Parents bypass pediatricians, head to retail pharmacies
The most common reasons for visiting a retail clinic were sore throats, ear infections and colds or the flu.
Mon, Jul 22, 2013 at 04:49 PM
Nurses wait for clients at a RediClinic inside of a Duane Reade drugstore Oct. 6, 2006 in New York City. (Photo: Spencer Platt/Getty Images)
About one in four parents have taken their kids to a clinic at a chain pharmacy or other retail store for health care, a new study suggests.
The study surveyed more than 1,400 parents in the St. Louis area (in Missouri and Illinois) who had a regular pediatrician for their child.
Twenty-three percent of parents said they had taken their child to a "retail clinic" — the name for clinics in pharmacies, supermarkets or retail stores, which offer walk-in appointments — at least once in their lives.
Nearly three-quarters of these parents said they had considered going to their pediatrician, but decided instead to go to a retail clinic because the clinic offered more convenient hours, they couldn't get an appointment with their pediatrician, they did not want to bother their pediatrician after-hours or they didn't think their child's problem was serious enough to require a doctor's visit.
The most common reasons for visiting a retail clinic were sore throats, ear infections and colds or the flu, and the average age of the child was 8.
Although retail clinics have increased in number in recent years — offered at some Walgreens, CVS and Walmart stores, to name a few — some organizations have expressed concern about the quality of care provided at such outlets. For instance, the American Academy of Pediatrics has taken a stance against retail clinics, saying that they fragment patient care, and may provide tests without properly following up with patients.
Many parents in the survey were satisfied with the care they received at the retail clinics.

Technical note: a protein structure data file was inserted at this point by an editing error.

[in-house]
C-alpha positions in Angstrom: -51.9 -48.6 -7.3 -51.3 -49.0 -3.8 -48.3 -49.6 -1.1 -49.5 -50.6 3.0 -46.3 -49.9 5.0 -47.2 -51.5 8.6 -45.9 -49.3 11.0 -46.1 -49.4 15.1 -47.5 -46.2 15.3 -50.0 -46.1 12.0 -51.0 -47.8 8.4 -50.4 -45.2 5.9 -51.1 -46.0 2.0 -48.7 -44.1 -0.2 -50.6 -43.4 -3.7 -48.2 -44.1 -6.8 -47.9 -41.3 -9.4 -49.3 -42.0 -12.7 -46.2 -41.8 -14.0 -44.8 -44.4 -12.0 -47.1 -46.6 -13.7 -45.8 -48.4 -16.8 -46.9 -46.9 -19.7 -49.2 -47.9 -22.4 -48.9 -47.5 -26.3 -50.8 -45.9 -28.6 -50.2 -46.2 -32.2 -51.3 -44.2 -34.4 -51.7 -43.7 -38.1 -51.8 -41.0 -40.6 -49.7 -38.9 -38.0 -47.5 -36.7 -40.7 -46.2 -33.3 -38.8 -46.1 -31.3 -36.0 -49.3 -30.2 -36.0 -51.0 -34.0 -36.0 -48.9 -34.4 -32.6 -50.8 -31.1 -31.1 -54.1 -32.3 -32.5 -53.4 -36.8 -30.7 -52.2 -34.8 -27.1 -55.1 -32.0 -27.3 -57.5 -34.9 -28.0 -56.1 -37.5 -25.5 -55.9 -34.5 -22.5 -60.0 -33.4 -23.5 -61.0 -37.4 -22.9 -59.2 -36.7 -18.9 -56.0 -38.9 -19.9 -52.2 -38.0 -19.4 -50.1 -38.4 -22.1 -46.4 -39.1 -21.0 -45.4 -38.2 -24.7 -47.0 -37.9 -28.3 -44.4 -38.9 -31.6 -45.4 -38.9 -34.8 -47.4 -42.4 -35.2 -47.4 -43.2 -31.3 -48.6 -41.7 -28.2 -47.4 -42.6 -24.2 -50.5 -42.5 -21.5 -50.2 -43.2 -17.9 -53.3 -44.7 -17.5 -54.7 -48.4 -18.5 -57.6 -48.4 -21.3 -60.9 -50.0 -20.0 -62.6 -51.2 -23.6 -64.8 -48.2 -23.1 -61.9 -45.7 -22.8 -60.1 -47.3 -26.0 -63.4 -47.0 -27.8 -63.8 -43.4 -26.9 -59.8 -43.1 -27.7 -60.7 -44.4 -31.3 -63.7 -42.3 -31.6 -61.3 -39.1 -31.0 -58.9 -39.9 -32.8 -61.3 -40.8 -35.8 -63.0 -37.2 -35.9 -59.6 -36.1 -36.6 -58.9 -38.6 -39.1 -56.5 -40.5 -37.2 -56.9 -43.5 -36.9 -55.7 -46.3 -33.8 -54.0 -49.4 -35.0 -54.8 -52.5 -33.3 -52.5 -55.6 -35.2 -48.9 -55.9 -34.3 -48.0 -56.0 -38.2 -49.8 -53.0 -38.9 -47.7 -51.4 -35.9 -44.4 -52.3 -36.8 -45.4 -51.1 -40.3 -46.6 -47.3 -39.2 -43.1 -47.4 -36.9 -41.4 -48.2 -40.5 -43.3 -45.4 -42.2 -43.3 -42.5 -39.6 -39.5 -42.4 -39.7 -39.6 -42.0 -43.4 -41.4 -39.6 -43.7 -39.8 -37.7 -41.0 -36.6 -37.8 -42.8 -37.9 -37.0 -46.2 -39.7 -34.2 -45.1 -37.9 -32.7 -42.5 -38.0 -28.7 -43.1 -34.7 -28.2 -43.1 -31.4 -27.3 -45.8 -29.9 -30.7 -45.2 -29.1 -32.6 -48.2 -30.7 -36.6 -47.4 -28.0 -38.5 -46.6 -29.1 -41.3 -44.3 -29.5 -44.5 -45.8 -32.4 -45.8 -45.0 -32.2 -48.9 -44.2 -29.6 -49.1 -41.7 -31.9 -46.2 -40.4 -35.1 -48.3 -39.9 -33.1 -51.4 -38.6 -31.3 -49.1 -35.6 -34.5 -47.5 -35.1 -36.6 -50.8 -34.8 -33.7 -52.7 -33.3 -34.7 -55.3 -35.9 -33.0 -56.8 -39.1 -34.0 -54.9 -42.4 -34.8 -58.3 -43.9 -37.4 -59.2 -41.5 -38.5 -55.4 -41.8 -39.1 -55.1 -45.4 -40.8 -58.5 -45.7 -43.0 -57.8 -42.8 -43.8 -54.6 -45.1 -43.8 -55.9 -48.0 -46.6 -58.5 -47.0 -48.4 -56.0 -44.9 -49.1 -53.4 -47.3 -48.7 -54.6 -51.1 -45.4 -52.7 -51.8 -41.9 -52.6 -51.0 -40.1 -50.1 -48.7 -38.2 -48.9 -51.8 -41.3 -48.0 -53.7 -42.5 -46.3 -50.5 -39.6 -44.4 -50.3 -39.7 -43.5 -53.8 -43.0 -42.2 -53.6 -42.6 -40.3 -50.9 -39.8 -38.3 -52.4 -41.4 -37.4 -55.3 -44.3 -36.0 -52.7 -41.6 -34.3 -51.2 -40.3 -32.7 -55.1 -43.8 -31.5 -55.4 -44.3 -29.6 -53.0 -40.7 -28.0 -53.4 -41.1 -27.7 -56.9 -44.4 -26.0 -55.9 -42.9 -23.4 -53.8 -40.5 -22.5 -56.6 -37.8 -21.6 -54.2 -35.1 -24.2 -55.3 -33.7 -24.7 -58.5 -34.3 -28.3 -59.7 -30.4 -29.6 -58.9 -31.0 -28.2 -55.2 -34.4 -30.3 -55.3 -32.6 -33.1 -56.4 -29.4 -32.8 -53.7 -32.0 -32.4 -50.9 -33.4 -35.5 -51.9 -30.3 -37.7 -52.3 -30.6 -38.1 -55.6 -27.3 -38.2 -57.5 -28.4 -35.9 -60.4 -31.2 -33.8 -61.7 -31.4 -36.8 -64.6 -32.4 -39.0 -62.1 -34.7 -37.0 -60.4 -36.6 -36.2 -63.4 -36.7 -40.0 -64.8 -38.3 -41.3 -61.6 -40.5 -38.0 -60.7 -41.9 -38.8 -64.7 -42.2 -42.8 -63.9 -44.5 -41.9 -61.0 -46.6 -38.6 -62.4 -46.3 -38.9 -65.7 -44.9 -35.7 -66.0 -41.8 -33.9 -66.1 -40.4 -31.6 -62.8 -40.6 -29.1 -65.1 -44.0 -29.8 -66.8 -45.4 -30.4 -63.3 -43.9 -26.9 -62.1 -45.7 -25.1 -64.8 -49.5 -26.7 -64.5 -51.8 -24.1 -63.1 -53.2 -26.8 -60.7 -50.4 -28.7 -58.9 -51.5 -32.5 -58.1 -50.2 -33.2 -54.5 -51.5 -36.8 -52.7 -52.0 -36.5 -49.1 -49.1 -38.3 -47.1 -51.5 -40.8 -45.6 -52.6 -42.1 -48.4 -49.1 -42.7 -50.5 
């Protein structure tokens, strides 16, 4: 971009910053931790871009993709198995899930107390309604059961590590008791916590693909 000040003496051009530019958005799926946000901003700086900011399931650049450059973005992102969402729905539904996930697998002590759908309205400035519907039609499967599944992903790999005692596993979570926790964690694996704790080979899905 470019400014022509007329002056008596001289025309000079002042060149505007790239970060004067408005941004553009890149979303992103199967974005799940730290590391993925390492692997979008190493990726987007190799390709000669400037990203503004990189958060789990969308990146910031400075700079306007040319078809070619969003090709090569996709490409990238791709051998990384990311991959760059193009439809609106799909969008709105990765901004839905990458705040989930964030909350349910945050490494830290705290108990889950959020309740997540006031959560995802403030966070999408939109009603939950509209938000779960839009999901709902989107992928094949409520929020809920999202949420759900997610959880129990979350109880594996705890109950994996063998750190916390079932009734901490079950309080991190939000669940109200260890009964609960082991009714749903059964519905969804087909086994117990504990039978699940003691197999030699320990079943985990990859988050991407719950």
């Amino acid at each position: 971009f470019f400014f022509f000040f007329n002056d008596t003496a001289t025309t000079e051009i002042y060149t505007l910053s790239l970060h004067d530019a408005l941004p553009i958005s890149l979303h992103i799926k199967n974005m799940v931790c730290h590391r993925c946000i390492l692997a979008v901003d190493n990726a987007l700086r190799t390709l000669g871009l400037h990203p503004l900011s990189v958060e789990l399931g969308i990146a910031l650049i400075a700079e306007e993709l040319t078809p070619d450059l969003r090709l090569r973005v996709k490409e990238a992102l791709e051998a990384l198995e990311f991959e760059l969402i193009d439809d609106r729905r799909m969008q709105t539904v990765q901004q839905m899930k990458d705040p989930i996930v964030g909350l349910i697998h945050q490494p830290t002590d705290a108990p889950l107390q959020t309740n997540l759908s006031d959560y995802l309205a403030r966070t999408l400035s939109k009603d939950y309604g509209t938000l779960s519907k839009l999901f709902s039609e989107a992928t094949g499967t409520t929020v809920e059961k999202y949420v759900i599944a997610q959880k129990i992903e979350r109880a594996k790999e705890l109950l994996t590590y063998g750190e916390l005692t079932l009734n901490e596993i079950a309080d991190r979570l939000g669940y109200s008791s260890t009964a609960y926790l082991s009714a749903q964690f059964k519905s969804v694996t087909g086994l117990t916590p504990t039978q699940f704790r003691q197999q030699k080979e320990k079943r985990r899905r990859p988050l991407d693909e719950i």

However, the study findings suggest that health care providers at retail clinics prescribe unnecessary antibiotics. For instance, two-thirds of patients who had colds or the flu (which are viral infections) were given antibiotics, which is not recommended by national guidelines.
Because respiratory tract infections accounted for a large number of visits to retail clinics in the study, "the potential harm from widespread overuse of antibiotics for these common illnesses could be considerable," the researchers wrote in the July 22 issue of the journal JAMA Pediatrics.
Less than half of parents who took their child to a retail clinic told their pediatrician about the visit, and hardly any parents said that their pediatrician asked about visits to retail clinics.
Effective communication about health care is essential to ensure coordination of care, and avoid duplicating treatments, the researchers said.
Health care providers at retail clinics should advise parents to report such visits to their pediatricians, and pediatricians should routinely ask about such visits, the researchers said.
Because the study was conducted in one particular city, the findings may not apply to other communities, the researchers said. It's also possible that, in some cases, parents confused retail clinics with urgent care centers.
Follow Rachael Rettner @RachaelRettner. Follow LiveScience @livescience, Facebook & Google+. Original article on LiveScience.com.
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